You set your priorities, and you made your own goals a success (and possibly getting gut rot and nutritional deficiencies), but I am sure as heck not going to try and replicate that life for myself.
(I enjoy warm showers, eating fancy food, and at least sleeping in a slightly heated room a little too much.)
I AM SOMEWHERE IN BETWEEN THOSE EXTREMES
I am not one, nor the other. I am both, at different times.
THE MISER IN ME
I can’t believe when I was getting out of $60,000 of debt, just how cheap I became at the end.
Actually, not cheap. Super. Duper. Miserly Frugal.
I only spent money on train tickets, food, rent, and that was it.
Take for instance the fact that my pants were getting too big for me, so I just pinned them tighter and wore a belt.
I didn’t want to spend a single cent on anything.
I went pretty far, now that I think about it, but to me at the time, all I could see was clearing that debt to $0.
THE FRIVOLOUS SPENDER IN ME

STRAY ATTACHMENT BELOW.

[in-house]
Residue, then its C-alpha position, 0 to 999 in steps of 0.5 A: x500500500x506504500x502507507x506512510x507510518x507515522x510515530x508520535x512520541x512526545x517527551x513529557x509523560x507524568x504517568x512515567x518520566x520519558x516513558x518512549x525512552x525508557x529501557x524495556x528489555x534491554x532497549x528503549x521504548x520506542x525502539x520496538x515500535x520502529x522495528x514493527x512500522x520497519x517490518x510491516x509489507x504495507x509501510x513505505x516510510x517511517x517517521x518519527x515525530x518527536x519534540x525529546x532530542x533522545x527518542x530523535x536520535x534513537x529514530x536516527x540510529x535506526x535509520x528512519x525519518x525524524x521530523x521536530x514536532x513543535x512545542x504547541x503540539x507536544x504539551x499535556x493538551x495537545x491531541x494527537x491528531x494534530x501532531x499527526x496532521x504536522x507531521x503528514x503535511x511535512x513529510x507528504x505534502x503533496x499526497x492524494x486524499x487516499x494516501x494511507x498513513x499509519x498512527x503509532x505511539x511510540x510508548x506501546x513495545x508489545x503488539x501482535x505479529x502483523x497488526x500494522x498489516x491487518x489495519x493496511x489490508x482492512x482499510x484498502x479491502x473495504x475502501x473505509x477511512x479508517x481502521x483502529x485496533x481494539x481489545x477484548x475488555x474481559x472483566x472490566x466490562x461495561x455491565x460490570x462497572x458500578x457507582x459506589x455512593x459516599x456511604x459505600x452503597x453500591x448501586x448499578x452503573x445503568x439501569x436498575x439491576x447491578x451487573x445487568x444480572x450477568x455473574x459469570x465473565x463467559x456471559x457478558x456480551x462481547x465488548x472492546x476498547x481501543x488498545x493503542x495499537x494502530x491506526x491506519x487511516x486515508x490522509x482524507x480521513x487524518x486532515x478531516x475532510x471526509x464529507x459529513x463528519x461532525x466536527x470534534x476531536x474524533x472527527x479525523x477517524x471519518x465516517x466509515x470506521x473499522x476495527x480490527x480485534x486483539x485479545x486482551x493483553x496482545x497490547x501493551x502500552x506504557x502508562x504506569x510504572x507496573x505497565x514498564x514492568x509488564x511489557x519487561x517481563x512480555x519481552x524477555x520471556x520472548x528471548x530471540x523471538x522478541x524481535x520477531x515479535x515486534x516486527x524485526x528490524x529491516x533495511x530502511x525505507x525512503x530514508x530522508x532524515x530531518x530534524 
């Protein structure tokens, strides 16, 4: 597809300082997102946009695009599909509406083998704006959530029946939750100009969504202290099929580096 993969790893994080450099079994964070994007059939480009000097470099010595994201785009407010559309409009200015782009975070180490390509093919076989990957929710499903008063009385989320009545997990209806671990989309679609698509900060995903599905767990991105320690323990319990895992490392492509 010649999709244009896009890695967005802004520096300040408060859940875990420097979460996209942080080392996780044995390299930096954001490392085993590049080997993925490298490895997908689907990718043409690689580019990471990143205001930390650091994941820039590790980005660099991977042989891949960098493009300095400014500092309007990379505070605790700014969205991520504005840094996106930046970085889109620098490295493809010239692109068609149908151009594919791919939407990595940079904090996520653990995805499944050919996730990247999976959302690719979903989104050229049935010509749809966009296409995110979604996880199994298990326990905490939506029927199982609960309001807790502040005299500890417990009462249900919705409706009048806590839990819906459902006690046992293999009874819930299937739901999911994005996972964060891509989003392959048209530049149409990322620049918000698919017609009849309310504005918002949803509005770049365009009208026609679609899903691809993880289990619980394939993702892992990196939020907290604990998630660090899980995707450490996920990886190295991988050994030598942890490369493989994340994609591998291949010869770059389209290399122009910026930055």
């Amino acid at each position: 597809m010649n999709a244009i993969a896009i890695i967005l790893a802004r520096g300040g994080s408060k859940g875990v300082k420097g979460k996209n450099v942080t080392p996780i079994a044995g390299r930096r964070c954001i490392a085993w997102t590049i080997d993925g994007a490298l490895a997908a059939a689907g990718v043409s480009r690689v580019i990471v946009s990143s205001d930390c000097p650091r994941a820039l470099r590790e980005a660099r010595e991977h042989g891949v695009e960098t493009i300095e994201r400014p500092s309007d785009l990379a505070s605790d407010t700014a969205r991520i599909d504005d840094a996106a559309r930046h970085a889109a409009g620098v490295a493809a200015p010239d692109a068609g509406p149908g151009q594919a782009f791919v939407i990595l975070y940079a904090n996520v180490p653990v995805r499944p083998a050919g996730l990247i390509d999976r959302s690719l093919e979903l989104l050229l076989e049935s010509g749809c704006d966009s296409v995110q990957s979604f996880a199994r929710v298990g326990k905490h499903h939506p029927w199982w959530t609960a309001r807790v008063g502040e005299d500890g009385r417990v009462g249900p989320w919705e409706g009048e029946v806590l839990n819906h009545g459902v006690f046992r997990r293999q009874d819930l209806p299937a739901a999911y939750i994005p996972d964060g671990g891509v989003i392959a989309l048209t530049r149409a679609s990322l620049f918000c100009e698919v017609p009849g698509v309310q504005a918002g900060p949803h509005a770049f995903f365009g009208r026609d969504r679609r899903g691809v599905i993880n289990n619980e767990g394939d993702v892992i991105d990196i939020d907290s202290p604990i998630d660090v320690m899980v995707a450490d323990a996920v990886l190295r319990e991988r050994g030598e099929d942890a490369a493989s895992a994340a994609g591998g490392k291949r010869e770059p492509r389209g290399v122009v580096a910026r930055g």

I didn’t work for most of 2011 and 2012 because I didn’t really want to.
Everyone is screaming bloody murder at this point because HOW CAN YOU NOT WORK for 2 years!?
Well, my priorities were traveling (before kids is always best), figuring out where I wanted to permanently live, and taking the time that I never had as a kid.
(Me, chilling in Paris)
I hadn’t stopped working either part-time, full-time or doubly full-time since the age of 7 when I had my first paper route on the weekends.
2011 and 2012, were the first years I had taken it easy in terms of “work” for the first time in a long while.
Then I held 2 jobs — I created a consulting business at the age of 16, alongside working part-time in a fast food joint.
At 19, I continued my consulting business, moved out, and decided I had to live for cheap (I had no choice), so I took on taking care of a building to subsidize my rent in return.
I also decided I needed another job (because I wasn’t busy enough) and took on a third job part-time on campus, all while attending business school full-time, and graduating with honors.
I found my career at 22, had to give up the building job (I wasn’t around enough, as I was traveling for work), but continued freelancing on the side, because I could do it on weekends when I was back.
Then I quit that career, turned into a freelancer full-time and now I have my perfect work-life balance.
It makes me self-punish sometimes out of guilt in between contracts, but that’s my problem, not yours.
I can only be aware that I’m doing it to myself, and try not to freak out.